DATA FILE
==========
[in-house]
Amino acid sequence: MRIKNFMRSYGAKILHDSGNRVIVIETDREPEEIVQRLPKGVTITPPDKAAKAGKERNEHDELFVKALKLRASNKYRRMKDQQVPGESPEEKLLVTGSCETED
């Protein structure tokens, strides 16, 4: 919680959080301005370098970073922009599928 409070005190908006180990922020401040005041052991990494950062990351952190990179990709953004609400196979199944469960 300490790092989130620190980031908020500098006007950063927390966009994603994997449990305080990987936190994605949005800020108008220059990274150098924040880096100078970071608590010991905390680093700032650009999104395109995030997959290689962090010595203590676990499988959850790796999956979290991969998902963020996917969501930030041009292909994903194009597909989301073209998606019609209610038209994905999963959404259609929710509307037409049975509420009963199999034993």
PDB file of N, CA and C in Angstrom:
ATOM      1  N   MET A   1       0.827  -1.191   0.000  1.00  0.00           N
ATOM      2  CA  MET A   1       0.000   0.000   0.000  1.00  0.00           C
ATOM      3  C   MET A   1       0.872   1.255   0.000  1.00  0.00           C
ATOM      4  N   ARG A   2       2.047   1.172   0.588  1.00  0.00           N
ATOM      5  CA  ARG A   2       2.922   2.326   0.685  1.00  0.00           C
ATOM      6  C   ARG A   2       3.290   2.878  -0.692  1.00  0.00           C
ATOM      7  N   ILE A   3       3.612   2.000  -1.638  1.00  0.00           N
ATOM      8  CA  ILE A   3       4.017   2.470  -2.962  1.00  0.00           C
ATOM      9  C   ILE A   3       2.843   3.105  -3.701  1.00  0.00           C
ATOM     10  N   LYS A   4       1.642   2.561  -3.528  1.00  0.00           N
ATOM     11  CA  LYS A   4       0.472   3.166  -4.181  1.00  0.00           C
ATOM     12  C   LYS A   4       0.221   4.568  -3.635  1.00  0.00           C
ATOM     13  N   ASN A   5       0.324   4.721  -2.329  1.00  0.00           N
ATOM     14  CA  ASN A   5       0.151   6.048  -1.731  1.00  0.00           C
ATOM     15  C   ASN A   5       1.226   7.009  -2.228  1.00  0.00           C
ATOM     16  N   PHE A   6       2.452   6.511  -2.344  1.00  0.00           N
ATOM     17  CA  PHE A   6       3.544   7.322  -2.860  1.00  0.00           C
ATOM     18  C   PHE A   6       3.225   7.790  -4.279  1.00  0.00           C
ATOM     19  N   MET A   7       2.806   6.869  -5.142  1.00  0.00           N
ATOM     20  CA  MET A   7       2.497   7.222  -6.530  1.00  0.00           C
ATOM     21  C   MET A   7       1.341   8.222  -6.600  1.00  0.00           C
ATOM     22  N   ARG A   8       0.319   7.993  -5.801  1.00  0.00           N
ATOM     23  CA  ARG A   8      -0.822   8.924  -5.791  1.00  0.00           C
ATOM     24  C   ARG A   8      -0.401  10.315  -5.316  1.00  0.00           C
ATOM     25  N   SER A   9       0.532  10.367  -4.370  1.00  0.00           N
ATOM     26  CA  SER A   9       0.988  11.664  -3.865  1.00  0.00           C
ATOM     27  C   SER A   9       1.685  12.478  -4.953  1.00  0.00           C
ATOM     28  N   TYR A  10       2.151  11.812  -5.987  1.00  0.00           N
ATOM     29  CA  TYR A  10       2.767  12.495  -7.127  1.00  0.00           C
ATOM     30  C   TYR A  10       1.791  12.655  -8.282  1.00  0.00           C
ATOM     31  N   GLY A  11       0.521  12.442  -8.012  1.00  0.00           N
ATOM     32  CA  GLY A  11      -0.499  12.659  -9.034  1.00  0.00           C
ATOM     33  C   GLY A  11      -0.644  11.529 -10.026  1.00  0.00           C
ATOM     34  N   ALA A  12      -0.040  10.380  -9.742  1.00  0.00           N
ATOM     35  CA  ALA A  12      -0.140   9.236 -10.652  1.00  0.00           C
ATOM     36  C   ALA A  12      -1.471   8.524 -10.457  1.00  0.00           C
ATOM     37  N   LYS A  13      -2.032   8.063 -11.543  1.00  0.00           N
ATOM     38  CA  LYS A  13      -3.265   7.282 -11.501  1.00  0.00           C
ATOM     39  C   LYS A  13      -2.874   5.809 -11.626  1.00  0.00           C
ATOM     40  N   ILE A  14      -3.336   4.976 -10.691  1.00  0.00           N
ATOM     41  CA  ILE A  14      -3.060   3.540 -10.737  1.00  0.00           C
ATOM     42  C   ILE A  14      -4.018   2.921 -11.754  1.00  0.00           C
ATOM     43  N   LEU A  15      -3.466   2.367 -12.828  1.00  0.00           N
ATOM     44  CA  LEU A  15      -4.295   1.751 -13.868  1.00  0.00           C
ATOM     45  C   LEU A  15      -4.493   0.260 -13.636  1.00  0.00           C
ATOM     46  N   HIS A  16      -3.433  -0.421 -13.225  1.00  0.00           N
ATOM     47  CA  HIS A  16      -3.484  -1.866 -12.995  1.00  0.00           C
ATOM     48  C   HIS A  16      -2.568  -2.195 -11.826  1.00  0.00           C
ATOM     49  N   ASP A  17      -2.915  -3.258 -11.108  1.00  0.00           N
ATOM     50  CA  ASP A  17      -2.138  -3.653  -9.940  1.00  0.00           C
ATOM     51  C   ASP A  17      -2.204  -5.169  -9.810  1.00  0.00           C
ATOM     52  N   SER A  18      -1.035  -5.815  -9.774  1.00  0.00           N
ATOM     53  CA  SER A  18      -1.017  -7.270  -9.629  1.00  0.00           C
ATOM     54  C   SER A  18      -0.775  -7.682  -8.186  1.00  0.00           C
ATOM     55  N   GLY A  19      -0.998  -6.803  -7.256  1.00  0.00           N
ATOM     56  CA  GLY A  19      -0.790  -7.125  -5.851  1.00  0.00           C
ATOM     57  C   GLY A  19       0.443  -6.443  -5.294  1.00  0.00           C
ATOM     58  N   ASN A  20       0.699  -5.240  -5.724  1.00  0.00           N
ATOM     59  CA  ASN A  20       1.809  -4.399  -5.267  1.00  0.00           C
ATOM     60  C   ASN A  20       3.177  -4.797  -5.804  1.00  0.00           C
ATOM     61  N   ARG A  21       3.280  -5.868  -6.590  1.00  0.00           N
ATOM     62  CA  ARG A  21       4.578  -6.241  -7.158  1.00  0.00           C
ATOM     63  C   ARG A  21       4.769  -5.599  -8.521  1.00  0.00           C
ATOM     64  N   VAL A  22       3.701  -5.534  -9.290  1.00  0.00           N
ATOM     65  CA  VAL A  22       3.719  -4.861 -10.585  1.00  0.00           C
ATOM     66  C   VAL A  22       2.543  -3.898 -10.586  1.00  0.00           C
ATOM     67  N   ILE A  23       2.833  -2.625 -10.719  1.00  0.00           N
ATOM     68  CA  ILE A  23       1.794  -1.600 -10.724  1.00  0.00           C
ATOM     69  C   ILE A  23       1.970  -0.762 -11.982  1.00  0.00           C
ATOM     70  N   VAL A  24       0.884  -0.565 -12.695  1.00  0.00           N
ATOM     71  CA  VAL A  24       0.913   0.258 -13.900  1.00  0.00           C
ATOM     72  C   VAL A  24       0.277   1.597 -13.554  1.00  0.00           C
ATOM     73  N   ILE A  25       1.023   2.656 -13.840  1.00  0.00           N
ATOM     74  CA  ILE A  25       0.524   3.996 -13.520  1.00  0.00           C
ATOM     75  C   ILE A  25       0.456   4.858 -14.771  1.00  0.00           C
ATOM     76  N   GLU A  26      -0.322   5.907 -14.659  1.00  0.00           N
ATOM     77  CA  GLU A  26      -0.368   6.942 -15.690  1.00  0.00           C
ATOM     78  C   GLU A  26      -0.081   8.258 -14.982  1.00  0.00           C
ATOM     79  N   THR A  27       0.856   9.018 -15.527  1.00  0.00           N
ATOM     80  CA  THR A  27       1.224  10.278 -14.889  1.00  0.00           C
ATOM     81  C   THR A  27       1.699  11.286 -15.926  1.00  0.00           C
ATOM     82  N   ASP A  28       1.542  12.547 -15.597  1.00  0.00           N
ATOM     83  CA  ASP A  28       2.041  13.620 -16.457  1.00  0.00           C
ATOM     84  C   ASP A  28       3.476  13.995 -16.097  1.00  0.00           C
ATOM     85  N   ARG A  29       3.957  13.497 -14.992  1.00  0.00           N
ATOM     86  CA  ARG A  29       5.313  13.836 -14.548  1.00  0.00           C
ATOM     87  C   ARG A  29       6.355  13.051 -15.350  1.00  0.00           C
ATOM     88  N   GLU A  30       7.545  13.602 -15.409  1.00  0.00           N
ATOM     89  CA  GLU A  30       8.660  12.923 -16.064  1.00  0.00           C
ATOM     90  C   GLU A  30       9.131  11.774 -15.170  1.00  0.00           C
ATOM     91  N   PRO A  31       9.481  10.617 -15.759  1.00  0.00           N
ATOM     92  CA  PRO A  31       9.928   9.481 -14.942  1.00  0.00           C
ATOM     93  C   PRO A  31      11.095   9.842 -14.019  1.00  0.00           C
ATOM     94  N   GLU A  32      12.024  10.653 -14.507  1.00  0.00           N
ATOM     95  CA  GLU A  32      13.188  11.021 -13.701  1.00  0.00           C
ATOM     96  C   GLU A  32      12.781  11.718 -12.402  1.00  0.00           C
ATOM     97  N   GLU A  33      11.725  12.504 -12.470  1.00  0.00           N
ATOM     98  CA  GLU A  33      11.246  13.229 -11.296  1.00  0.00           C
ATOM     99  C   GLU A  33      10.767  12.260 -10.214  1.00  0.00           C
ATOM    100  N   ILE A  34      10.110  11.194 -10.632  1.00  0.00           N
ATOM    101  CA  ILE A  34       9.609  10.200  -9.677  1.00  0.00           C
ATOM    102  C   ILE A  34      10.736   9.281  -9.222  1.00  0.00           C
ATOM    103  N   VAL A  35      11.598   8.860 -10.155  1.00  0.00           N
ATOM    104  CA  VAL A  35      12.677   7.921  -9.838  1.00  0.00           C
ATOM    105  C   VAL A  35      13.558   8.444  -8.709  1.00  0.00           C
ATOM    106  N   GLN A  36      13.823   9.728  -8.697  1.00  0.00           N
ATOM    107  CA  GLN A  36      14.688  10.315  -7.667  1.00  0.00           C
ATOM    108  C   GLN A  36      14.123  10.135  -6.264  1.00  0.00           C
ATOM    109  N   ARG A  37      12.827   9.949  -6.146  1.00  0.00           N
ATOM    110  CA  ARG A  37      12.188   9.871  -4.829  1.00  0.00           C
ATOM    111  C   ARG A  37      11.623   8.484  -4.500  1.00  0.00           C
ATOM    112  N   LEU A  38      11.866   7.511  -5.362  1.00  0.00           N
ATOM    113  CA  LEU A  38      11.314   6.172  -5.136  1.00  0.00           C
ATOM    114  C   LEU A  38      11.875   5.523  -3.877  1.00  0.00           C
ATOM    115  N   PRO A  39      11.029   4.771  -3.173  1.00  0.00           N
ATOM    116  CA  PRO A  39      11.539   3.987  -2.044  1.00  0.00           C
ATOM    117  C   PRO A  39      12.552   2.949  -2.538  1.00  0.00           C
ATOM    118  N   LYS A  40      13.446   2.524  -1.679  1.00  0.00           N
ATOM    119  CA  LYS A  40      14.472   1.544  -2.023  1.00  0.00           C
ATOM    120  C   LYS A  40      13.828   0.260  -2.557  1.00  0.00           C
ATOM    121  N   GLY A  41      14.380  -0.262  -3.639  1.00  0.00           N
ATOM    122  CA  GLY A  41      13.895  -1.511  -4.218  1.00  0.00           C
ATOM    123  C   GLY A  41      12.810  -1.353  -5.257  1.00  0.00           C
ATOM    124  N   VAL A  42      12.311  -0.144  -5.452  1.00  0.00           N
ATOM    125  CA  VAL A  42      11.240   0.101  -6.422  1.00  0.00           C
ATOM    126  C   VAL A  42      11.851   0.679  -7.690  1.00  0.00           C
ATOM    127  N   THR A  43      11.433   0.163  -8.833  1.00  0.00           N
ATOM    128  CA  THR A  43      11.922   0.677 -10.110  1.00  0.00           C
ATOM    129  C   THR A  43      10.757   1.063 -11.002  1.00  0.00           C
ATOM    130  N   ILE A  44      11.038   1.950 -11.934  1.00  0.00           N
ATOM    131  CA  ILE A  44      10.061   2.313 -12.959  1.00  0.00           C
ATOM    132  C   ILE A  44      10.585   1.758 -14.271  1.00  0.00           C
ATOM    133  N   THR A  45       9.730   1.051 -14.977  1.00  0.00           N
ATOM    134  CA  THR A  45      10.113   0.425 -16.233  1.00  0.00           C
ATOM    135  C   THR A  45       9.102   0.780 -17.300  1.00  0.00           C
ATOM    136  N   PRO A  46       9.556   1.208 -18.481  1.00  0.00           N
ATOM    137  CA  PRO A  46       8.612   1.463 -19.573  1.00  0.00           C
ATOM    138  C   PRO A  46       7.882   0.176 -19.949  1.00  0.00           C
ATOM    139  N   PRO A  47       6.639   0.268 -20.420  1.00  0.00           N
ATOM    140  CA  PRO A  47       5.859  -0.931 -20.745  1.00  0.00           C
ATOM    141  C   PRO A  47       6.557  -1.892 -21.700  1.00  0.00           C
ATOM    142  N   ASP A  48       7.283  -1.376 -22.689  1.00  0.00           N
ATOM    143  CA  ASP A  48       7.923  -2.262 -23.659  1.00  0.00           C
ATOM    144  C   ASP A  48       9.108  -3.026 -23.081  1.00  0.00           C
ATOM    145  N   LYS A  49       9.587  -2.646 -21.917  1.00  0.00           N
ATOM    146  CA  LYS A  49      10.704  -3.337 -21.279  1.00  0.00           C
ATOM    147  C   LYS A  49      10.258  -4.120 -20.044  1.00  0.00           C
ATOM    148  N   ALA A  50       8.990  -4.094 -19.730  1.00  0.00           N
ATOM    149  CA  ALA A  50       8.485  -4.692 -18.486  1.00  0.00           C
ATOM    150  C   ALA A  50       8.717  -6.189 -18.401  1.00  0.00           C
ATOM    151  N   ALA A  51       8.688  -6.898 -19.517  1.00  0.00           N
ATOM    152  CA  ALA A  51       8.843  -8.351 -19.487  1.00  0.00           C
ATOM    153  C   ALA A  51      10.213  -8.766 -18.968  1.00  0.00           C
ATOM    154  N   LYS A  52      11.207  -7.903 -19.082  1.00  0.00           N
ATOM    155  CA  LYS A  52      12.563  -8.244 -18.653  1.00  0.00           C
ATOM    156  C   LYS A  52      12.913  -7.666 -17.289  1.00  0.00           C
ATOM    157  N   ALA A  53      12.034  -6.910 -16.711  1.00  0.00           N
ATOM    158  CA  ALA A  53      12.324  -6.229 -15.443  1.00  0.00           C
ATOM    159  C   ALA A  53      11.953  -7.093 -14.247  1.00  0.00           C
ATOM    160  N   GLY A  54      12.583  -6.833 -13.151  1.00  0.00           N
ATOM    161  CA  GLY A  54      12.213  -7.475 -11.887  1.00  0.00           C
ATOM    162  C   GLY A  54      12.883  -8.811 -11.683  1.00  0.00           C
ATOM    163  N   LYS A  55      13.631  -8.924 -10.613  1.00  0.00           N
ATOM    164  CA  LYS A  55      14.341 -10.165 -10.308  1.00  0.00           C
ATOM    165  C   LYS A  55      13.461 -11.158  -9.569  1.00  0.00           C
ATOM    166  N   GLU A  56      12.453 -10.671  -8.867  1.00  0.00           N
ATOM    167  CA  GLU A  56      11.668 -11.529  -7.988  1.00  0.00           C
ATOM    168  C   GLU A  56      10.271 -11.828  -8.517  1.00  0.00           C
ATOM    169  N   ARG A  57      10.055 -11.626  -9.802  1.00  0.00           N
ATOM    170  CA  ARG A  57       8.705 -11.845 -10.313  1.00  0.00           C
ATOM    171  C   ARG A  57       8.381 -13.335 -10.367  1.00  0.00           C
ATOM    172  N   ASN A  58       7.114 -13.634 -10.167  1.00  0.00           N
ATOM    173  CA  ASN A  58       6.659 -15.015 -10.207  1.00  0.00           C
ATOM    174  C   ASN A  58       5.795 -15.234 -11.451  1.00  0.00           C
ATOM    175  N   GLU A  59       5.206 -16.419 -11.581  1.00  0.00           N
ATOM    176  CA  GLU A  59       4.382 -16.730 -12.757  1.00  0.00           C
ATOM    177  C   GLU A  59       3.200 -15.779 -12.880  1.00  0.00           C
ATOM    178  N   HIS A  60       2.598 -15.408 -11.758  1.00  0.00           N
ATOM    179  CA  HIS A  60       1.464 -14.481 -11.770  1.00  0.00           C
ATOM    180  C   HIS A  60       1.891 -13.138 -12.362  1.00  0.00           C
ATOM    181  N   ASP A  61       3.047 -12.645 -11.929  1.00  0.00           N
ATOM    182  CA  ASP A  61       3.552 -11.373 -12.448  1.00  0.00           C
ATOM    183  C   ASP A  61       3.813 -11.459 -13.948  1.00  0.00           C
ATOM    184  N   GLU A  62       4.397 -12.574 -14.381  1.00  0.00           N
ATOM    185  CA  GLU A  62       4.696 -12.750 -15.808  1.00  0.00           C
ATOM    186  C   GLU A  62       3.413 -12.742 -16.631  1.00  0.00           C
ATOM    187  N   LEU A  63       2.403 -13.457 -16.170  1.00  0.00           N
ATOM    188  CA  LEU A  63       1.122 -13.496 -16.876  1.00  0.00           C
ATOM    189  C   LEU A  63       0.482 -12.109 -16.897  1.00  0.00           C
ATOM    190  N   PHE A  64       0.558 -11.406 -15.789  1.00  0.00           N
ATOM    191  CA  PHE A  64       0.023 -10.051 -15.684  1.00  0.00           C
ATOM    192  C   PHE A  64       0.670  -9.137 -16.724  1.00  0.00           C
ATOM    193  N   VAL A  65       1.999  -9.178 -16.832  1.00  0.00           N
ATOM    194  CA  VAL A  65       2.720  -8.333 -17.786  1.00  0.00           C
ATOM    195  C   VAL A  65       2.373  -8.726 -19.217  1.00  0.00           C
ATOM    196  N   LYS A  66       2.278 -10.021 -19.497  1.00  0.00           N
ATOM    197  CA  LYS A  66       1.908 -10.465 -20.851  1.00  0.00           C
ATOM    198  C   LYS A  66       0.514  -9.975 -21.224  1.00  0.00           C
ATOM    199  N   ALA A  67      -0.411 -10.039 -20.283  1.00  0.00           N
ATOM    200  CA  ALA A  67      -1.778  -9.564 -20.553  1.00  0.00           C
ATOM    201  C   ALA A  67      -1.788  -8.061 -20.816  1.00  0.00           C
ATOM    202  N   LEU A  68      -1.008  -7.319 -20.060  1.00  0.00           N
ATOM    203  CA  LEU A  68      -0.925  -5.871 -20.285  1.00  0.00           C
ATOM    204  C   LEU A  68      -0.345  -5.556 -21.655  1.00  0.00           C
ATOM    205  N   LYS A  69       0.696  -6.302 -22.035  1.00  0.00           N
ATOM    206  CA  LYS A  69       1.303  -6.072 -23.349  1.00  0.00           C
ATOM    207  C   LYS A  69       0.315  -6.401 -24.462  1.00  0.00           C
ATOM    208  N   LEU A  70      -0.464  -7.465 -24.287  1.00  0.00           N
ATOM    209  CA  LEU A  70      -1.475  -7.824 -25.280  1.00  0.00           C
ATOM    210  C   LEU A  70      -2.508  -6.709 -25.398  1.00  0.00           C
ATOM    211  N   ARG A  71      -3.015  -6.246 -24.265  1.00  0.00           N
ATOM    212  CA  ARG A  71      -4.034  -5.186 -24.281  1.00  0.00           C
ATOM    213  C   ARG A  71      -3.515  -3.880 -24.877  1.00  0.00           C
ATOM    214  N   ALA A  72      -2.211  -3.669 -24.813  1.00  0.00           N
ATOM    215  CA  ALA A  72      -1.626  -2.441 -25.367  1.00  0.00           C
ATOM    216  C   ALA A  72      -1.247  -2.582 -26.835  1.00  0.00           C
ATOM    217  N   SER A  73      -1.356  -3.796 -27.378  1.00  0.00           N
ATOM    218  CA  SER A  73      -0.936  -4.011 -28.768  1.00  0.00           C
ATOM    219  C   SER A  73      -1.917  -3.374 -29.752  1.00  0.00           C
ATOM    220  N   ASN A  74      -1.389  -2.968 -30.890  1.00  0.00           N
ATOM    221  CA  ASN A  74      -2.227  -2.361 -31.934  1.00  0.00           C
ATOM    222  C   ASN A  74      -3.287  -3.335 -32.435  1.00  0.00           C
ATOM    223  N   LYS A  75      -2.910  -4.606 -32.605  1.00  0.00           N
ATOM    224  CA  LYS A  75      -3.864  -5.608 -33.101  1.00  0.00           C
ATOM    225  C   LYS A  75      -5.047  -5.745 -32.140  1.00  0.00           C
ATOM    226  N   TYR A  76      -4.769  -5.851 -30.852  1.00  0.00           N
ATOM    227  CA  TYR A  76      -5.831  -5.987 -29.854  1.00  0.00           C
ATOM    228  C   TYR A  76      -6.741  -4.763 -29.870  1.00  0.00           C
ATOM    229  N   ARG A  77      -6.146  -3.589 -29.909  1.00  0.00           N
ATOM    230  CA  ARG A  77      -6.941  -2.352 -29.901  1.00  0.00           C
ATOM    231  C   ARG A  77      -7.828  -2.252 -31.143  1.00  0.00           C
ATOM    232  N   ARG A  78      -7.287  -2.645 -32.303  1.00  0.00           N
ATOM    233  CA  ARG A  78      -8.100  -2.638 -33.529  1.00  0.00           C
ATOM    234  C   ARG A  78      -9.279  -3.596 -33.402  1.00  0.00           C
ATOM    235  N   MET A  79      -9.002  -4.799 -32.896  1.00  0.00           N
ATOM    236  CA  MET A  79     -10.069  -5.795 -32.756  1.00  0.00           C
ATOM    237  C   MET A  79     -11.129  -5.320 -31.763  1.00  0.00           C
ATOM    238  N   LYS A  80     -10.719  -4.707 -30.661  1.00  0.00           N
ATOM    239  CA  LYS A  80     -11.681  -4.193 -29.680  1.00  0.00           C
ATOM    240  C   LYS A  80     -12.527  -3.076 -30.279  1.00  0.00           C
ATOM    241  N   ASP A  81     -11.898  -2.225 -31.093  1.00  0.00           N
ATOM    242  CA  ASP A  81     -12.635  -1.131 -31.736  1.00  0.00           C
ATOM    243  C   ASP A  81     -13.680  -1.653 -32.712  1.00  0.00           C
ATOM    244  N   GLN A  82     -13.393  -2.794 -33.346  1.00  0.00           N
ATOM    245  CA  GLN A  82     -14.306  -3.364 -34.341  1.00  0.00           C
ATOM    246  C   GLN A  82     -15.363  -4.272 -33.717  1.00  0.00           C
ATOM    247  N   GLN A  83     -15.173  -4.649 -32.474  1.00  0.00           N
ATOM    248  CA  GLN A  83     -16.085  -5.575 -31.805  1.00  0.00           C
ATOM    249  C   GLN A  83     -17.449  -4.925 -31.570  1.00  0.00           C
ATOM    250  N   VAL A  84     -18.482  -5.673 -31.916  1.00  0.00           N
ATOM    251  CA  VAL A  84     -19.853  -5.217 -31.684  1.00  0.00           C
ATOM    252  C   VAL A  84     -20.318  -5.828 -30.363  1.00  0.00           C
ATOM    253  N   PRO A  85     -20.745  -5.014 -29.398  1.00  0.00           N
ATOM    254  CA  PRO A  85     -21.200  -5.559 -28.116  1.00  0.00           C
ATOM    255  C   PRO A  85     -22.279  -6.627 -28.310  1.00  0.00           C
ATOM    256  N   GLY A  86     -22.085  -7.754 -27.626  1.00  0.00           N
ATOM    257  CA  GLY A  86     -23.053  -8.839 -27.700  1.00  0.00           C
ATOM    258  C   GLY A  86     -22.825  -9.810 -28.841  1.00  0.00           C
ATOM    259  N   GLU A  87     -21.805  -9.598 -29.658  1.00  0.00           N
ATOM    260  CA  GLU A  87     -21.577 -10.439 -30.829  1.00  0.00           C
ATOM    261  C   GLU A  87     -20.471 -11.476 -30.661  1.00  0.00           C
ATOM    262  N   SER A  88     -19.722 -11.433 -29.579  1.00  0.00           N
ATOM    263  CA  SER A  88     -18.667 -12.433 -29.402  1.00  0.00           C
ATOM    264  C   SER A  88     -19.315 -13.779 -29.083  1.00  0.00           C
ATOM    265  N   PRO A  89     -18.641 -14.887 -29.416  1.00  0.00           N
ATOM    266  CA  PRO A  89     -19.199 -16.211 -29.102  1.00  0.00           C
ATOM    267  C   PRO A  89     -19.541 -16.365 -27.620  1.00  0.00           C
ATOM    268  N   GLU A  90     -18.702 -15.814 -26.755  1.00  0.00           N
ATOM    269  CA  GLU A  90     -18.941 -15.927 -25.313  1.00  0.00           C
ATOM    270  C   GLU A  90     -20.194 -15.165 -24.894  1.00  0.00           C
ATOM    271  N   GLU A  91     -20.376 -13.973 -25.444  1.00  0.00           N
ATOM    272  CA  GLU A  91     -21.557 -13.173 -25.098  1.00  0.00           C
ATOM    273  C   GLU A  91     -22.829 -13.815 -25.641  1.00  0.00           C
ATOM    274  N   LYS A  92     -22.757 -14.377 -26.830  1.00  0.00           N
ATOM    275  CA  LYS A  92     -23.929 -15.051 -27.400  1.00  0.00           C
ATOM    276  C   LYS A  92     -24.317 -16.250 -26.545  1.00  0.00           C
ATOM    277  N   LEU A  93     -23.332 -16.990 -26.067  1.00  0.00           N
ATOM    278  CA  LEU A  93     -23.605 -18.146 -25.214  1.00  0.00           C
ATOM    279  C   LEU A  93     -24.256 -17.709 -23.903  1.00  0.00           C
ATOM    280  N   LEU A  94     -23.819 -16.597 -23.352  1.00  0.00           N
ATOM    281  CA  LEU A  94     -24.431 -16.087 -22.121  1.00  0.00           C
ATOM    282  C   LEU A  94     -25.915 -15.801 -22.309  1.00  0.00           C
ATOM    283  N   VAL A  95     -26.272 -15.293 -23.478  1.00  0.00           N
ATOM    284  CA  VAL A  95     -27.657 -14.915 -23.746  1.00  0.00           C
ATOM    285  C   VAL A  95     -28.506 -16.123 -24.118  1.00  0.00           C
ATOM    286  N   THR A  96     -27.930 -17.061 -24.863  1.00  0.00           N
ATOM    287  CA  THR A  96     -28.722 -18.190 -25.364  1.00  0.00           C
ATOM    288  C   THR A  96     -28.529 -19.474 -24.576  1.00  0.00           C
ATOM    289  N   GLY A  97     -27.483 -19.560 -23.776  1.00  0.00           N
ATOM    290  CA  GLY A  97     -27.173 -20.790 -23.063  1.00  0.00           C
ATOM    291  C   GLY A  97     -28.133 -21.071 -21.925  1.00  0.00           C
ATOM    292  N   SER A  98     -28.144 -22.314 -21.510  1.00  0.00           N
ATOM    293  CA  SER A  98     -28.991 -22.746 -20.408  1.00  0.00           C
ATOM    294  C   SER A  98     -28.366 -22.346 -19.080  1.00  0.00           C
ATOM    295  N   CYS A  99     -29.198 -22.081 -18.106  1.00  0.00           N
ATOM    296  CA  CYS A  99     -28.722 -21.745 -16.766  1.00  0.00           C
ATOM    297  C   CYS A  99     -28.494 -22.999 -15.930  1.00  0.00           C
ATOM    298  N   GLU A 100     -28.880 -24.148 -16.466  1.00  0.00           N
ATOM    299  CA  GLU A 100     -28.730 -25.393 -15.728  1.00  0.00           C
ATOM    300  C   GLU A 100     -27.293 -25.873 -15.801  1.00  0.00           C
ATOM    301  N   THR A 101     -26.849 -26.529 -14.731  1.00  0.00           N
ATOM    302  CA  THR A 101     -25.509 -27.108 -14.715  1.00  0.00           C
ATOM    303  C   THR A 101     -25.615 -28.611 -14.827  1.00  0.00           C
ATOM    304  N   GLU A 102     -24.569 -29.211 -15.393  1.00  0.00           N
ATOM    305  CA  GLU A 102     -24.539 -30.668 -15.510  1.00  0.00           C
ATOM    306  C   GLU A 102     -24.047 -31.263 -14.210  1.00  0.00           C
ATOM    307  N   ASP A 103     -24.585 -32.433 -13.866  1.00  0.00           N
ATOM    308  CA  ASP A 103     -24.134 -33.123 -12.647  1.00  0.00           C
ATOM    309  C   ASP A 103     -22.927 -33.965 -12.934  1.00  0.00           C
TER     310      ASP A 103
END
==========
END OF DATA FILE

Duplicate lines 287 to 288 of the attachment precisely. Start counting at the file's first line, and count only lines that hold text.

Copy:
ATOM    283  N   VAL A  95     -26.272 -15.293 -23.478  1.00  0.00           N
ATOM    284  CA  VAL A  95     -27.657 -14.915 -23.746  1.00  0.00           C